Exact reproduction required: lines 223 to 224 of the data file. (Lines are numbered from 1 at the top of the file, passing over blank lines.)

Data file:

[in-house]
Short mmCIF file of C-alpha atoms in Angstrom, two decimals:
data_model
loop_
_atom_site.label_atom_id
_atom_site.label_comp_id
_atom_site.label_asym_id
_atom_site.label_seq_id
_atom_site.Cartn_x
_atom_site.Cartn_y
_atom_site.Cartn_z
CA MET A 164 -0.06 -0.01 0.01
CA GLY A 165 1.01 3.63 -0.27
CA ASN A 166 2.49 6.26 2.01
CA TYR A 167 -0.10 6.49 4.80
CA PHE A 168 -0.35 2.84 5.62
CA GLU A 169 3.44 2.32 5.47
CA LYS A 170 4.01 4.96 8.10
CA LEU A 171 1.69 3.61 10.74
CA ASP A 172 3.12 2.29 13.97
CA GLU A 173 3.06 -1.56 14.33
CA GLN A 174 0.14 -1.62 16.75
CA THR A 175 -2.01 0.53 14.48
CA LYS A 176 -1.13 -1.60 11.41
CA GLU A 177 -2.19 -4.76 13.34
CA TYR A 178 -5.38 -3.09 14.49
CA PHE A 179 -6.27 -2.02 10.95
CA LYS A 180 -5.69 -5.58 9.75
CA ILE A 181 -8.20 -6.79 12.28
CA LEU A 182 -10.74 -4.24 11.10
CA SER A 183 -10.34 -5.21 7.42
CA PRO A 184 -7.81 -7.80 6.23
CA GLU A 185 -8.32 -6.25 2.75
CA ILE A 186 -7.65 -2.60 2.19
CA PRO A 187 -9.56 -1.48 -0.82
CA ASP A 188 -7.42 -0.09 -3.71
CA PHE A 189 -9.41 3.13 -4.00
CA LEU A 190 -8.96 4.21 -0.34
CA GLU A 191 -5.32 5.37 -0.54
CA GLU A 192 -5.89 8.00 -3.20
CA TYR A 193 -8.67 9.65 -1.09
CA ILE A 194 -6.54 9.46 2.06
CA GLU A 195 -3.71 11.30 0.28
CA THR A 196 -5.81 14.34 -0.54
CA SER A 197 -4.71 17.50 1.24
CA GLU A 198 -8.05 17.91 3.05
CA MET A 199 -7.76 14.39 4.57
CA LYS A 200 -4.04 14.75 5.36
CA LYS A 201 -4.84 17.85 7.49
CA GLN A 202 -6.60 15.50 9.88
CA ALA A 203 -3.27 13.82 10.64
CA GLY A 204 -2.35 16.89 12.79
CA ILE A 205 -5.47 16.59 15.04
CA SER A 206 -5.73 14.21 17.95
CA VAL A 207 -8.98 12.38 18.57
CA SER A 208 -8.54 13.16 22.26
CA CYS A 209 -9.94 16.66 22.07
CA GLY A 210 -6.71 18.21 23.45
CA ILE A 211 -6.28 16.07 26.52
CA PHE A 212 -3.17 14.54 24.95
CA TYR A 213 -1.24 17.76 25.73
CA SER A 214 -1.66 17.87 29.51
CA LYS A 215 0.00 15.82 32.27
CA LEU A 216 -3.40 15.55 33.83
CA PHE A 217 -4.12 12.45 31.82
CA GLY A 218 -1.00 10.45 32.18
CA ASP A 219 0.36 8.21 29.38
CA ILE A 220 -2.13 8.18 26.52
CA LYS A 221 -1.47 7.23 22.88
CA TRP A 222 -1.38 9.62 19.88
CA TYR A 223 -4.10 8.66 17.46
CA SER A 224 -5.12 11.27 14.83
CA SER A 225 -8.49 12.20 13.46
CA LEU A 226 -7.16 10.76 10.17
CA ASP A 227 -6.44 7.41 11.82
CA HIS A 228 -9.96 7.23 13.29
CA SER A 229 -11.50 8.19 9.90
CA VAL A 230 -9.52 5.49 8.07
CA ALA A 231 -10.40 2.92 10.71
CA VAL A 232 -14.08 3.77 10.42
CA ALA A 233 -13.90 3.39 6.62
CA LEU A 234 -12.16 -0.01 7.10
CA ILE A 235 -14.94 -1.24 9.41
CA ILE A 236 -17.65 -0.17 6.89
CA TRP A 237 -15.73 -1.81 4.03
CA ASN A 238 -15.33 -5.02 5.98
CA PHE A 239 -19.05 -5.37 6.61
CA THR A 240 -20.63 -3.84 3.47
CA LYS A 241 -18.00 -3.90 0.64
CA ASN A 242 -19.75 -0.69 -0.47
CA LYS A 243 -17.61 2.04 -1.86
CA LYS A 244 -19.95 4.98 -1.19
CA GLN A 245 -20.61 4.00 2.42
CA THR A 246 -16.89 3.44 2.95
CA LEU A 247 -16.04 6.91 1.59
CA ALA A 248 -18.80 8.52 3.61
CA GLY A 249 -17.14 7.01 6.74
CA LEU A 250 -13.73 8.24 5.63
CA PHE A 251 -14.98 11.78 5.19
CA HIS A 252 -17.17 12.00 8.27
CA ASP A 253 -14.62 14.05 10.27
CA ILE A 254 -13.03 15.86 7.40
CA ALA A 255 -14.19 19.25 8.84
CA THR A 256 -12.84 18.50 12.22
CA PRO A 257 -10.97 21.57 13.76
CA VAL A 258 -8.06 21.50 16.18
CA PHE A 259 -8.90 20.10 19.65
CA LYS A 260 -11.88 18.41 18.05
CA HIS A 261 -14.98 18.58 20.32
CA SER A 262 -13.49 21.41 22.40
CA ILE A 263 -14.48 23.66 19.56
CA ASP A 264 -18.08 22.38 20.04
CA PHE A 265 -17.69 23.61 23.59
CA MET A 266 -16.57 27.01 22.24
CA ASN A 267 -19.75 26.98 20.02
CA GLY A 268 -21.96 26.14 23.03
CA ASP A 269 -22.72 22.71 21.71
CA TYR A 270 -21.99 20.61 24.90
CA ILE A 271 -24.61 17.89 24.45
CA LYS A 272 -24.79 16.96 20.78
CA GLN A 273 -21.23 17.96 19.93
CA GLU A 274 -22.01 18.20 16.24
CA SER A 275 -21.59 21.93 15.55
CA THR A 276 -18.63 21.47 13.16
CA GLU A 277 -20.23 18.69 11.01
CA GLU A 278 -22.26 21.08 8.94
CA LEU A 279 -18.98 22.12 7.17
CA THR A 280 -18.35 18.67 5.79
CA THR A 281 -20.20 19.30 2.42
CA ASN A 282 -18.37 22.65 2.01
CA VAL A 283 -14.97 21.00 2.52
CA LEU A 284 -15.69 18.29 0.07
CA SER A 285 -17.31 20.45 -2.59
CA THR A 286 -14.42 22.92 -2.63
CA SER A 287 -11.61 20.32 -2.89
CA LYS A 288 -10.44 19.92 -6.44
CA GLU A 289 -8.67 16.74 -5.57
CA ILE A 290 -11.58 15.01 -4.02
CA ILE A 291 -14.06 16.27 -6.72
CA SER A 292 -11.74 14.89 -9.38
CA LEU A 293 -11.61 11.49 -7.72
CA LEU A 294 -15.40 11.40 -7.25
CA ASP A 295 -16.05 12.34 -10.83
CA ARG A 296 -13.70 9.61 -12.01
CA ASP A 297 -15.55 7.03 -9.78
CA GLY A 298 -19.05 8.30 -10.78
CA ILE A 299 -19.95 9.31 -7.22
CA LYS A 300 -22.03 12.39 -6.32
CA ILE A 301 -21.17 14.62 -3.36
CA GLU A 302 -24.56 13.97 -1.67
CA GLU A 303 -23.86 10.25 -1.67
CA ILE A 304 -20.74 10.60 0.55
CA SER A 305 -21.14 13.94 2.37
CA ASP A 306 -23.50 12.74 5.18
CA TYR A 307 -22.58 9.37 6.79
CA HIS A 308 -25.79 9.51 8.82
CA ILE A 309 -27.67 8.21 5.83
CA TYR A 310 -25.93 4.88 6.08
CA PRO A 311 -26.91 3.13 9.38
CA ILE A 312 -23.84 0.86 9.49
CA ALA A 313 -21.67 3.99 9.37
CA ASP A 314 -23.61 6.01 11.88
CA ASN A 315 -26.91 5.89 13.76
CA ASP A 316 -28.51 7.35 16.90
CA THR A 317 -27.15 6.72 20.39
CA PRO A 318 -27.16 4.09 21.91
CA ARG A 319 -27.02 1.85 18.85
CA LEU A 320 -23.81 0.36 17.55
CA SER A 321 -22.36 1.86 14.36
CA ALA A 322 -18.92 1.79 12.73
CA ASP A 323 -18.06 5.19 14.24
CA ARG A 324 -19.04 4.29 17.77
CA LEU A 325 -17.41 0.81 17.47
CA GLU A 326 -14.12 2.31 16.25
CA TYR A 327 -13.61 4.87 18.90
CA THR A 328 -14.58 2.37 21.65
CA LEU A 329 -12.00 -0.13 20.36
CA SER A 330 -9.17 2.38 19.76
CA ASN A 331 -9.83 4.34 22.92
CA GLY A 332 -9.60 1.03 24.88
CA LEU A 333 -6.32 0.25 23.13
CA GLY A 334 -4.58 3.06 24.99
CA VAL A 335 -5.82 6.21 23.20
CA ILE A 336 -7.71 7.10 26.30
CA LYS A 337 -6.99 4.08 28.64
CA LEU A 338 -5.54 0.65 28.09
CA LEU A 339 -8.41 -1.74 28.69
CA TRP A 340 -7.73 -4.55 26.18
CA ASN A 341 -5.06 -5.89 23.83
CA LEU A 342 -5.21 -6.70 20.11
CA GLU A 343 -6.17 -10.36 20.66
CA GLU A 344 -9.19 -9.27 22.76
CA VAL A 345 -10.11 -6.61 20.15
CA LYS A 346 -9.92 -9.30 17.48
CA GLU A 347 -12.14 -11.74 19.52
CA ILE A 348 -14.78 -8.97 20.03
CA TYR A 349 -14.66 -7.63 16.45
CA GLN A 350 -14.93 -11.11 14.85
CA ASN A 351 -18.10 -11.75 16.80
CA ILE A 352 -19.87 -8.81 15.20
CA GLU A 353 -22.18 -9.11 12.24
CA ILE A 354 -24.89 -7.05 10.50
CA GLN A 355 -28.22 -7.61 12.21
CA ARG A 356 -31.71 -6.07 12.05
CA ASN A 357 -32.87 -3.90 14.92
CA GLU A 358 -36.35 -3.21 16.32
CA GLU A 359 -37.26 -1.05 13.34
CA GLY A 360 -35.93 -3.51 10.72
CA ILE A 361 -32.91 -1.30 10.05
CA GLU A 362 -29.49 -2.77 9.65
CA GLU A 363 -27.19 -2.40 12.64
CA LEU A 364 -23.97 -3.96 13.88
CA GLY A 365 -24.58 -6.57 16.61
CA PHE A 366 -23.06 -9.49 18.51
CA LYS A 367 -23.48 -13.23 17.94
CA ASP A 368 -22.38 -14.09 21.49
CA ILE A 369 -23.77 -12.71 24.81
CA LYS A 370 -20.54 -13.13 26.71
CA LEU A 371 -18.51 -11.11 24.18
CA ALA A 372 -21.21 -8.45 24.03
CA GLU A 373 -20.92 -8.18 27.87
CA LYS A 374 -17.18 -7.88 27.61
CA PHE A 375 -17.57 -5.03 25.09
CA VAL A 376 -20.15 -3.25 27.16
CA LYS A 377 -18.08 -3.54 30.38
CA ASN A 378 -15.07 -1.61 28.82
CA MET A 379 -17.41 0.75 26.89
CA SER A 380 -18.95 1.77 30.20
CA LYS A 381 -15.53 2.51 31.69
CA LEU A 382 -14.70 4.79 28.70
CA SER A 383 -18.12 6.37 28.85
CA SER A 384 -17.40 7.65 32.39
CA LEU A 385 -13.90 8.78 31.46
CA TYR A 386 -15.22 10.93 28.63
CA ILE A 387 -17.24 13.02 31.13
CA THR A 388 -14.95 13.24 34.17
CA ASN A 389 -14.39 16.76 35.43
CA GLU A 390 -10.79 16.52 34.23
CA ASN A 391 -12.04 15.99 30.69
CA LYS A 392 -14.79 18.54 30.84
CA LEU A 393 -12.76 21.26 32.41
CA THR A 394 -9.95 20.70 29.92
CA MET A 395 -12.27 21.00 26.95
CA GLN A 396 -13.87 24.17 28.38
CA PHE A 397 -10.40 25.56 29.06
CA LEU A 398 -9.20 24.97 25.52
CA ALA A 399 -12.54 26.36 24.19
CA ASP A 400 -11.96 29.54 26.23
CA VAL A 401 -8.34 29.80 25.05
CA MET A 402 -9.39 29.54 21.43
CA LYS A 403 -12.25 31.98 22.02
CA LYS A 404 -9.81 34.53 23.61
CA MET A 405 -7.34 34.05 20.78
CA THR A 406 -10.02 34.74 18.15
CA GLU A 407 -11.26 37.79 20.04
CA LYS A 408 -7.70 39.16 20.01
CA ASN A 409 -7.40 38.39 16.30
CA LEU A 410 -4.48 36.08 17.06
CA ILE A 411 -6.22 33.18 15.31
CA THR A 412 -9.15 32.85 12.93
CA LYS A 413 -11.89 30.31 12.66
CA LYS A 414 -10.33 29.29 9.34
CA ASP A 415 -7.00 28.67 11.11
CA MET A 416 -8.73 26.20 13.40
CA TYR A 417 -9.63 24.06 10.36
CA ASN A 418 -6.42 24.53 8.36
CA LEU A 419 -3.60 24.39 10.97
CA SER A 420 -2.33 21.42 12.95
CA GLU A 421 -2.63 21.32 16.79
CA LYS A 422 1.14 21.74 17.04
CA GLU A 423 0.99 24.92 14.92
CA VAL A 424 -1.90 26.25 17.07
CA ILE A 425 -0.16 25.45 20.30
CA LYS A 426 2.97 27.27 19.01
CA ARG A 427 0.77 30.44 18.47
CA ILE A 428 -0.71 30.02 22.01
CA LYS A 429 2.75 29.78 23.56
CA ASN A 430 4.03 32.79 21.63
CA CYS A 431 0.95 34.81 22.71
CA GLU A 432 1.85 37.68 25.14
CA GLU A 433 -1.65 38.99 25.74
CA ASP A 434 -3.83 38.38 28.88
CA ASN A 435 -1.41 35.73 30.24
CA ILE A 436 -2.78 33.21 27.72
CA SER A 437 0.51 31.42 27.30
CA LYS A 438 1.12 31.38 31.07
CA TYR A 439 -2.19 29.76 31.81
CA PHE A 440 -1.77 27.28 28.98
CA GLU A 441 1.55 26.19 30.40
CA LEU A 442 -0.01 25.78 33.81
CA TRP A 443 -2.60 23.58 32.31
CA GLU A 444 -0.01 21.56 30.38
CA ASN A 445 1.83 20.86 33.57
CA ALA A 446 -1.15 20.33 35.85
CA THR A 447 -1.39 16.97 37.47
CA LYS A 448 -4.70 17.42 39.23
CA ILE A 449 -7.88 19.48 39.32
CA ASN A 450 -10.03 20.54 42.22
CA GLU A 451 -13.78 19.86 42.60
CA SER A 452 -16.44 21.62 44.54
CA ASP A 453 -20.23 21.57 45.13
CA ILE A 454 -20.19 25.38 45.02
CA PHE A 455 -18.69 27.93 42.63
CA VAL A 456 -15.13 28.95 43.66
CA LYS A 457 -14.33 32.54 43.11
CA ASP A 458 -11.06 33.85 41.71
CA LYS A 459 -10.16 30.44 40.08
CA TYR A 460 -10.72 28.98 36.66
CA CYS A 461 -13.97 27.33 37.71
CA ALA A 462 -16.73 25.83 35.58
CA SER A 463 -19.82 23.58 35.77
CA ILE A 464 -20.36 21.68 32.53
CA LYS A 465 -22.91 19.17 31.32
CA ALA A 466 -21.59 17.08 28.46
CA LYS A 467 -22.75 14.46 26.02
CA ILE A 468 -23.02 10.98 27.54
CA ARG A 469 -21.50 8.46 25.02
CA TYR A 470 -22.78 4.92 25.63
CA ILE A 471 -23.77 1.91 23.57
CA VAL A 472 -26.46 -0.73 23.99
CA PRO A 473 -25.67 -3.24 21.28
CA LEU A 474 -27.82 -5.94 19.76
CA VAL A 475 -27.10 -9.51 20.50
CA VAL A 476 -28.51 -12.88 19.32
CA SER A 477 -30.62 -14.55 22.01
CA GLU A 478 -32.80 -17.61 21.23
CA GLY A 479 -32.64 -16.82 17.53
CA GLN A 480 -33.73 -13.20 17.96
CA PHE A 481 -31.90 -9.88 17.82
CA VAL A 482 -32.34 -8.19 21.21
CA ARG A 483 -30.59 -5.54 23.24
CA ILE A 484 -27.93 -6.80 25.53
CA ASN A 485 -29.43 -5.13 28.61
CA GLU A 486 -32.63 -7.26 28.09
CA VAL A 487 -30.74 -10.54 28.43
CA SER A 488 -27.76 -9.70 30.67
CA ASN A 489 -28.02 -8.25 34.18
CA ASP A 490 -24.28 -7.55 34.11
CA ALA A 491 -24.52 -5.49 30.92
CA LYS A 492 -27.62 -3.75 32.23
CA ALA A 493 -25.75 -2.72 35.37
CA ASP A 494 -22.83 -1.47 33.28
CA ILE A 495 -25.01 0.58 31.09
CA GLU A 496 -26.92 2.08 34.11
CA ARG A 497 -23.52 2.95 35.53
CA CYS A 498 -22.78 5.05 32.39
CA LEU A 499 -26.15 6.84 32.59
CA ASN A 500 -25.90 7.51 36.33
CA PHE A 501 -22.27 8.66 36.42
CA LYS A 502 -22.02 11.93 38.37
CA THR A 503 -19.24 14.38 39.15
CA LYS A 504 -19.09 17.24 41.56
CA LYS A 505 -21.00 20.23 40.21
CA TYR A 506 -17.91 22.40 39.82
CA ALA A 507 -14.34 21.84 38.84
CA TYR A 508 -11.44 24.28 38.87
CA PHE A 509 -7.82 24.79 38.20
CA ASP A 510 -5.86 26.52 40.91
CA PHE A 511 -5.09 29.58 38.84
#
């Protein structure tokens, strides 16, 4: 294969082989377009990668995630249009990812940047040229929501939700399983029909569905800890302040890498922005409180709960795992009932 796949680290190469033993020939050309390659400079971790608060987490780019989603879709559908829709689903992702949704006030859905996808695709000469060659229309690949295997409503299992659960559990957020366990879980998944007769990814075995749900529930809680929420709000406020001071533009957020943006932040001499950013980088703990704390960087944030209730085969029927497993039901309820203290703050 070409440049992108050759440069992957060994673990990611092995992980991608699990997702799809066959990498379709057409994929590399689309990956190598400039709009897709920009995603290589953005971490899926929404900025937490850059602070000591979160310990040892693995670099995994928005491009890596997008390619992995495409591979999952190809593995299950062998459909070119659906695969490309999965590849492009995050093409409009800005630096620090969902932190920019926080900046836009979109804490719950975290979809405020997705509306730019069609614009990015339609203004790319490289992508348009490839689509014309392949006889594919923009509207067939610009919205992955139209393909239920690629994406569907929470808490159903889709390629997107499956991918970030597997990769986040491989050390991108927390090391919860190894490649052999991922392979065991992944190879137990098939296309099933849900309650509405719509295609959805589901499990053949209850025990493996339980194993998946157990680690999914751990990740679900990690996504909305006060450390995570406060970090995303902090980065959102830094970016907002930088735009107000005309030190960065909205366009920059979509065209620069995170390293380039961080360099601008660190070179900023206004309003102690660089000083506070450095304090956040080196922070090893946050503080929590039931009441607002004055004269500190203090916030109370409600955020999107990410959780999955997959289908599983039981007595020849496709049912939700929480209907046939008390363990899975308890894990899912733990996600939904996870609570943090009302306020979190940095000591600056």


CA PHE A 375 -17.57 -5.03 25.09
CA VAL A 376 -20.15 -3.25 27.16